Refugee camp in Greece. Image courtesy of Mstyslav Chernov.
Legal training for aid workers to help protect migrant children from exploitation
Aid workers in refugee camps and shelters in Greece are receiving legal training to help keep migrant children safe thanks to an expert from the University of Exeter.
Dr Ana Beduschi is delivering guidance to those working with families and unaccompanied young people so they can support them to make applications for asylum, and make them aware of their legal rights.
Charity workers in refugee camps and shelters in Greece often have no legal training. Dr Beduschi hopes by sharing her knowledge and expertise they will save lives and stop unaccompanied children disappearing from aid camps to live on the streets of Europe.
The project, funded by the Economic and Social Research Council, also includes a toolkit to help social workers and immigration officials understand the law and assess how vulnerable the child migrants are. This covers UN guidance and definitions, why it is important to support children travelling with family, why certain groups like the Yazidi children need particular support, and a list of all legal instruments which protect the rights of migrant children.
A legal training workshop for aid workers was held in Athens this week. A further training session will be held in London in early March, in partnership with the Refugee Law Initiative from the School of Advanced Study at the University of London. The event will be attended by NGO staff, as well as representatives from the Home Office, Save the Children, Red Cross, Migration Policy Institute, and Unicef. University of Exeter psychologists will attend to give expert information about the impact of trauma on children.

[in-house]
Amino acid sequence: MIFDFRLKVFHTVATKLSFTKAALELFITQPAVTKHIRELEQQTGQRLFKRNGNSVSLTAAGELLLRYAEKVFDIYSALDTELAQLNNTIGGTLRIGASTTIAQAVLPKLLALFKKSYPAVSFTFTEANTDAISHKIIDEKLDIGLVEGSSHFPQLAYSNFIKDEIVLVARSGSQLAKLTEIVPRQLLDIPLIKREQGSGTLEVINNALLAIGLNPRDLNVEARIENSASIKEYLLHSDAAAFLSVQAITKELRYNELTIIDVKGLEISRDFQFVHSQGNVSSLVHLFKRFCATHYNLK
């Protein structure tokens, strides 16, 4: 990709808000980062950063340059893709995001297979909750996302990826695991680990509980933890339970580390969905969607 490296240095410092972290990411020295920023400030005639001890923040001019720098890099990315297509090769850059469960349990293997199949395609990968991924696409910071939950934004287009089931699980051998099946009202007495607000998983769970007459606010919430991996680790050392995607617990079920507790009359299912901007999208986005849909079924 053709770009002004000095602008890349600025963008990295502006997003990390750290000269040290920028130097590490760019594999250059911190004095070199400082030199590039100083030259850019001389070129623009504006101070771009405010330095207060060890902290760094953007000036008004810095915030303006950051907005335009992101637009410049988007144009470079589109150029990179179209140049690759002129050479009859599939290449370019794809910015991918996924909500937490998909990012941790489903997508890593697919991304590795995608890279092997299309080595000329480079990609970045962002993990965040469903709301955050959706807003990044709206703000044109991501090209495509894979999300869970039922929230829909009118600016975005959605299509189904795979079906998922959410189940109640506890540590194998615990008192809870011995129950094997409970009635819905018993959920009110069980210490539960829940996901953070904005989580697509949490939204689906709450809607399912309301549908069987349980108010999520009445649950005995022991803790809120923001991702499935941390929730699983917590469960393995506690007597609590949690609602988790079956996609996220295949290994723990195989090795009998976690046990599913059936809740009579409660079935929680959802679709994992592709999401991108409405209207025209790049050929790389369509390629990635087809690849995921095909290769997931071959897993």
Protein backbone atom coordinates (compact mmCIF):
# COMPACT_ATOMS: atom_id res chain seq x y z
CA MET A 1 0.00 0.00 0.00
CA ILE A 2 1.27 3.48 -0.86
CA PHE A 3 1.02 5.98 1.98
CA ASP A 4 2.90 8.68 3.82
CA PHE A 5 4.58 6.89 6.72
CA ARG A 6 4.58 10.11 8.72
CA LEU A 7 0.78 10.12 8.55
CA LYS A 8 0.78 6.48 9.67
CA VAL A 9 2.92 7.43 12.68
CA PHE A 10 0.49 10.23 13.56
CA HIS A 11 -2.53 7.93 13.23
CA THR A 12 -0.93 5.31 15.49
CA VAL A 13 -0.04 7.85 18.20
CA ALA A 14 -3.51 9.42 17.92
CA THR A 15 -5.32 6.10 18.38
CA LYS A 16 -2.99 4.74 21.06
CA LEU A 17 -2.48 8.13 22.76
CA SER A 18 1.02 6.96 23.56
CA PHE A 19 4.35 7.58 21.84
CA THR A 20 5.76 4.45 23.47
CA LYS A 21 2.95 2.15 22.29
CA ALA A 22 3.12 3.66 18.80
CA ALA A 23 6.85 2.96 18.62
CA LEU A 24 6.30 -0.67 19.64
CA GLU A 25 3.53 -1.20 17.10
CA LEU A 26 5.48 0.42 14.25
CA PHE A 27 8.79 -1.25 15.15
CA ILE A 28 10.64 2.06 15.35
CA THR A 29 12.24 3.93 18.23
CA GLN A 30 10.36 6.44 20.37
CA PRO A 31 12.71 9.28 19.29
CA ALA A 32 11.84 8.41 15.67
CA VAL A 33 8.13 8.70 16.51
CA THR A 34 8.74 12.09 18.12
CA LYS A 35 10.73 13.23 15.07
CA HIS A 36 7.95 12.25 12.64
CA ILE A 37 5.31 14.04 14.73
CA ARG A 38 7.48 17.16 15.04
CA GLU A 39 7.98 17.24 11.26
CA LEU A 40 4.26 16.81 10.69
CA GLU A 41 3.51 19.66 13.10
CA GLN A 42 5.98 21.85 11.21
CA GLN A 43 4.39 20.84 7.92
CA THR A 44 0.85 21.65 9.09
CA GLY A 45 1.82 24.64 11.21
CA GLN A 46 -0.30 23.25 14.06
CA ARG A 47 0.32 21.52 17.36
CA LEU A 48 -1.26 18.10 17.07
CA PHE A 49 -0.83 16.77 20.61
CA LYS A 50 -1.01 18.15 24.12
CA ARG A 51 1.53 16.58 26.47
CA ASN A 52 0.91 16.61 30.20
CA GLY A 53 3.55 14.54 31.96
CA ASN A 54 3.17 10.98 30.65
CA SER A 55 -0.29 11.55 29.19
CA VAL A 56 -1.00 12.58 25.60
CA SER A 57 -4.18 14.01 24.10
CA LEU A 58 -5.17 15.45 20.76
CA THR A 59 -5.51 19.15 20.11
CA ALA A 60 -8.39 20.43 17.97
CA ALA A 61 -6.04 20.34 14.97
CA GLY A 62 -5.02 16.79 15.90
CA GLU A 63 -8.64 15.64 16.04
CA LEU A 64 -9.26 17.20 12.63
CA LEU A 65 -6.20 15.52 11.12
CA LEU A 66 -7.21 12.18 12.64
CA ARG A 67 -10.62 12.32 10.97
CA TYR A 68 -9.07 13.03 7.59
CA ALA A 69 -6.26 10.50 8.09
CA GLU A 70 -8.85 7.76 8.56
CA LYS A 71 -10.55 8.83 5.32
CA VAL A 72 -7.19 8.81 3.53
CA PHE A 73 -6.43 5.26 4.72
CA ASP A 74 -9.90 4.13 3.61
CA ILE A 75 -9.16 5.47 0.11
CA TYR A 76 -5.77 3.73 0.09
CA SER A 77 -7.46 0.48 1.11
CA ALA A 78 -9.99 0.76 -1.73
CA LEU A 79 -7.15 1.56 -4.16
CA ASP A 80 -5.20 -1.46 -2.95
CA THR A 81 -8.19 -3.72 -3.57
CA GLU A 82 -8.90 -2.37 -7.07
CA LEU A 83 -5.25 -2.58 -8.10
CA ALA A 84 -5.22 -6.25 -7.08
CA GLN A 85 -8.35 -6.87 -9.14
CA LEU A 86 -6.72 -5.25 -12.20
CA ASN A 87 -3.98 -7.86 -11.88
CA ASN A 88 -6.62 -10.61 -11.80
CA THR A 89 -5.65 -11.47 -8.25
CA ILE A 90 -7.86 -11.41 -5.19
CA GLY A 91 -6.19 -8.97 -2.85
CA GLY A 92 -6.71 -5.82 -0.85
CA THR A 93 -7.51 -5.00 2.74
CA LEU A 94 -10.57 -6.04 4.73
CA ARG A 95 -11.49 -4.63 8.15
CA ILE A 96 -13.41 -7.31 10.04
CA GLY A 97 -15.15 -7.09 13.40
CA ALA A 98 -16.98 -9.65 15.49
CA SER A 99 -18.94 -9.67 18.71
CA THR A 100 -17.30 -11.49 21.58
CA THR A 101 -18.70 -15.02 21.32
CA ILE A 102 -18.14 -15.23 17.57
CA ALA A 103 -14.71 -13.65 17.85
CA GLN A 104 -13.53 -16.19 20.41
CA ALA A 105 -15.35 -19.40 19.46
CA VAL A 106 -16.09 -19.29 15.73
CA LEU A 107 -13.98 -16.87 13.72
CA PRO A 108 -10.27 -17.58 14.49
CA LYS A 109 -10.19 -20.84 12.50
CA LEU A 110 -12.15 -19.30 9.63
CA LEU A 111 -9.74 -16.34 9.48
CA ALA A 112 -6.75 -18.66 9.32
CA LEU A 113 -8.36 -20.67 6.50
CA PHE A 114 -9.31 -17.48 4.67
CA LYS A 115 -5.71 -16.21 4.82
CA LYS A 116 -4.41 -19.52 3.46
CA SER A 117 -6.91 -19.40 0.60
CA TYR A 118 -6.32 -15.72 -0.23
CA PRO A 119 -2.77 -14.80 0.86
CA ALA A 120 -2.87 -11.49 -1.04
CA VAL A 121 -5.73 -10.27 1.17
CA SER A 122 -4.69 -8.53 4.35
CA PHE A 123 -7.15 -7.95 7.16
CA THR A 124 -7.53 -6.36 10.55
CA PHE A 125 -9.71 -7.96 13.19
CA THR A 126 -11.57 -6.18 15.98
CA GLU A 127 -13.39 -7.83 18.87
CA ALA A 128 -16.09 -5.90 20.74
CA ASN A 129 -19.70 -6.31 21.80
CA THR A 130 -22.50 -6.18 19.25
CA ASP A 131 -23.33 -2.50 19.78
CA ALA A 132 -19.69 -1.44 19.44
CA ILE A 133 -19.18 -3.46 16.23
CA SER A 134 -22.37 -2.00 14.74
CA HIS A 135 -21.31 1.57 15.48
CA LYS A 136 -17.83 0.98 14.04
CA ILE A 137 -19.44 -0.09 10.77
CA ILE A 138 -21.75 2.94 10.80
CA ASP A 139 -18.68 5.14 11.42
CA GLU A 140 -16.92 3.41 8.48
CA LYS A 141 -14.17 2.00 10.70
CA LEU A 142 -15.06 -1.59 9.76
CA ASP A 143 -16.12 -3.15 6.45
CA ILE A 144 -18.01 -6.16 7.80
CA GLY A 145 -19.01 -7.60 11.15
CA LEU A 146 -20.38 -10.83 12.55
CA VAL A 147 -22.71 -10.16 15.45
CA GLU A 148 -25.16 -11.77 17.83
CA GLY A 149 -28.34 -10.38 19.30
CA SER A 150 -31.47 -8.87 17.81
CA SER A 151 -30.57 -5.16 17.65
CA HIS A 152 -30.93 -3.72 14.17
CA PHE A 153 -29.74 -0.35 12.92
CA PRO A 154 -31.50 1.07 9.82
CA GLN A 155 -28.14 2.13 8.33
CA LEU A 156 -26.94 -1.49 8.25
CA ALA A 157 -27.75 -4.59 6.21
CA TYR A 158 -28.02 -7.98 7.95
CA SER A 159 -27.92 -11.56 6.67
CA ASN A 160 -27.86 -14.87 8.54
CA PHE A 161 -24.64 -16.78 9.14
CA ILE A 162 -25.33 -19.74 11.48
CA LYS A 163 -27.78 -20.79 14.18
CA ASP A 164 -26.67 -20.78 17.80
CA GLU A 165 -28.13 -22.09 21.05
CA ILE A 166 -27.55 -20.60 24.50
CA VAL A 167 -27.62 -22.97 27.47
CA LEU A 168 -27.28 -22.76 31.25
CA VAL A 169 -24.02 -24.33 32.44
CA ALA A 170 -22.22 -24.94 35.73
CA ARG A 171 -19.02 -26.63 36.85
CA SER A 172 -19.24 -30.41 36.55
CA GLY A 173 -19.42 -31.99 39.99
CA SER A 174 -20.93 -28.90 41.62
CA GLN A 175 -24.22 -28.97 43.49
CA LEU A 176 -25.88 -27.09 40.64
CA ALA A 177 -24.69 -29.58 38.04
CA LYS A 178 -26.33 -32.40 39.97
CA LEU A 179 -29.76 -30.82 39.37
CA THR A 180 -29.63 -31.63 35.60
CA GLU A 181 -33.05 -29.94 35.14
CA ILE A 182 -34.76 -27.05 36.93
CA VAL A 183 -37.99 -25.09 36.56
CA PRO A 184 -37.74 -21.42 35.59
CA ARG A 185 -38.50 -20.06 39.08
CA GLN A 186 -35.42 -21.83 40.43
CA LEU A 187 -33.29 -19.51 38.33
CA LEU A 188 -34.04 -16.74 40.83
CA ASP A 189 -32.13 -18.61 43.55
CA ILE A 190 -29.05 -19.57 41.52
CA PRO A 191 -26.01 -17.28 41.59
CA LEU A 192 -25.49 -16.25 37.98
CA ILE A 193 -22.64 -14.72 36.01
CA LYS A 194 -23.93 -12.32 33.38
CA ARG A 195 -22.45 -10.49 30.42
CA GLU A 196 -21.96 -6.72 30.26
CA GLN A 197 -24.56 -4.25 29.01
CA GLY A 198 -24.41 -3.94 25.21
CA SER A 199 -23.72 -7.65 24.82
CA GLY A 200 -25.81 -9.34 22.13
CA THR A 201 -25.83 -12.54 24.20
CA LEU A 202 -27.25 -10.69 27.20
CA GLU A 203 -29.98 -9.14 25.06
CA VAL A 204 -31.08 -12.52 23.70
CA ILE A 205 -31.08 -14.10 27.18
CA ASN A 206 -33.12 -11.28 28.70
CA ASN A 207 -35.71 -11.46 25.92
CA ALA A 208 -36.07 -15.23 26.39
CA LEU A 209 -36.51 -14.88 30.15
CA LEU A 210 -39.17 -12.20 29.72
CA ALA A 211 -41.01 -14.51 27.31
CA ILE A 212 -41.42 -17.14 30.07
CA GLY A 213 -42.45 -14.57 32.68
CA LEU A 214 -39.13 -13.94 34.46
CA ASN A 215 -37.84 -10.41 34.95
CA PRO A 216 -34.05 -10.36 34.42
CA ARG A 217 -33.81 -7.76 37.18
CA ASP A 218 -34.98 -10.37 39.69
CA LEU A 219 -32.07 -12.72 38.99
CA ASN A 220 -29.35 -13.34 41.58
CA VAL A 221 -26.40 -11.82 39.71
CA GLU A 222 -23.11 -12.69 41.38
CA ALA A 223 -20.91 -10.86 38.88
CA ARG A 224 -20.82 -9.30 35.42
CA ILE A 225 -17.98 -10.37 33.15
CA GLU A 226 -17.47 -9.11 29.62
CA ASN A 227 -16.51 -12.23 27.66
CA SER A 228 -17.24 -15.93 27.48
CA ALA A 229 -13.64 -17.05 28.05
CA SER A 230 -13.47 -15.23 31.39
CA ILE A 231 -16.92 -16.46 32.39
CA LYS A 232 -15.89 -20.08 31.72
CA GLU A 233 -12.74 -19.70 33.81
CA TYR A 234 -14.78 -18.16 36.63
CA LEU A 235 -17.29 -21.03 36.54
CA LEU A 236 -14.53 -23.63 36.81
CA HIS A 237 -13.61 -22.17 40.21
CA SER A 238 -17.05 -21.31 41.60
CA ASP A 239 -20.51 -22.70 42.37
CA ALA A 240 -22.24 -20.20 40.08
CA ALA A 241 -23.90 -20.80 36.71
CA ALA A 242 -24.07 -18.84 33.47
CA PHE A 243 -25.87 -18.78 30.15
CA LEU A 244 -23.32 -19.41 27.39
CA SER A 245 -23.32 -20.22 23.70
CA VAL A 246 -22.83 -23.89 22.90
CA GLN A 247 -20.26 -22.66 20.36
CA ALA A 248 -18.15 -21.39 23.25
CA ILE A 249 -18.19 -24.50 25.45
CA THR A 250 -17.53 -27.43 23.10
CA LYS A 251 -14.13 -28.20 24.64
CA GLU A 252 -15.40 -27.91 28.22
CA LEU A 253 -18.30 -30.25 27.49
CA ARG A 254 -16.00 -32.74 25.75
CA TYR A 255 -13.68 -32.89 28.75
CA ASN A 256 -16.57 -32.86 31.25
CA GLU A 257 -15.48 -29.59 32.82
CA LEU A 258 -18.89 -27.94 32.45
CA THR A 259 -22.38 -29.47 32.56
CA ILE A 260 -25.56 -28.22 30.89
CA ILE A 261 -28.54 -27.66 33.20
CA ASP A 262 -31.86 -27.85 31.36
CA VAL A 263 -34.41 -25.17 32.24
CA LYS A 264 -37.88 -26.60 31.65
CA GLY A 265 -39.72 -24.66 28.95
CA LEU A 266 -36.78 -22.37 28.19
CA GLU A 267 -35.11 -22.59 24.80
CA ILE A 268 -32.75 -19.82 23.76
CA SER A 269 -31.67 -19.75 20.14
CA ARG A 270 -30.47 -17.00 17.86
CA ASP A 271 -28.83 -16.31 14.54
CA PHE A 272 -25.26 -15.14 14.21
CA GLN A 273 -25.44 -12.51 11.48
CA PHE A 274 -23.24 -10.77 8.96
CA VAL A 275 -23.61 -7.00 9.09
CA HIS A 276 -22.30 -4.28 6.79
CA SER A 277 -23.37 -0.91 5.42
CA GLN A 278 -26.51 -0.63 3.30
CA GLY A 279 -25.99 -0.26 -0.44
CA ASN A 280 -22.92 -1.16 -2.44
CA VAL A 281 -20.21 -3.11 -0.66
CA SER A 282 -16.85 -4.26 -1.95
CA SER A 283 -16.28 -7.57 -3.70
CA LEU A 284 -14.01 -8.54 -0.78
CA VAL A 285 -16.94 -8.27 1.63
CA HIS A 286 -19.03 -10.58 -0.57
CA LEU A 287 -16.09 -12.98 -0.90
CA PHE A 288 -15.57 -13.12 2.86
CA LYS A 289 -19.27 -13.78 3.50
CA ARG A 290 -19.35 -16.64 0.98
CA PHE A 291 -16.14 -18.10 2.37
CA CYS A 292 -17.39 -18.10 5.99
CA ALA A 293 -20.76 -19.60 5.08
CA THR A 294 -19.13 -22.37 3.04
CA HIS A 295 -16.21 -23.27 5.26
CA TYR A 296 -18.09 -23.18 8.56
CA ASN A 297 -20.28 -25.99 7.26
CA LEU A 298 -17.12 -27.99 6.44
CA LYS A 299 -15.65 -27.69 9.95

The work is a response to requests from those helping migrant children in Greece and in the UK for training in the legal guidance they should provide for children. The workshops cover international migration law, how to support children suffering from trauma and how to protect them from human traffickers.
The impact of this work, will be evaluated over the next two years. Dr Beduschi is carrying out this work with Dr Kyriaki Patsianta, a barrister at the Network for Children’s Rights in Greece, and with Professor Huw Williams, Associate Professor of Clinical Neuropsychology and Co-Director of the Centre for Clinical Neuropsychology Research (CCNR) at the University of Exeter.
Dr Beduschi said: “Our aim is to help protect the rights of children who have suffered extreme trauma after escaping horrific violence and conflict.
“We have found that those staff working in refugee camps rarely have enough knowledge to give legal advice or help children through the asylum process. They also lack the knowledge to assess specific mental health issues caused by trauma.
“Currently many unaccompanied refugee children in mainland Greece are living on the streets without any legal or social protection. This leaves them open to exploitation, a heart-breaking situation when they are already vulnerable and traumatised.
“We aim to develop a tool that will be easy to use by frontline aid workers and which will help those working with traumatised children to judge how vulnerable they are and adopt decisions on their best interests. We hope aid workers will find it valuable.”
Date: 1 February 2017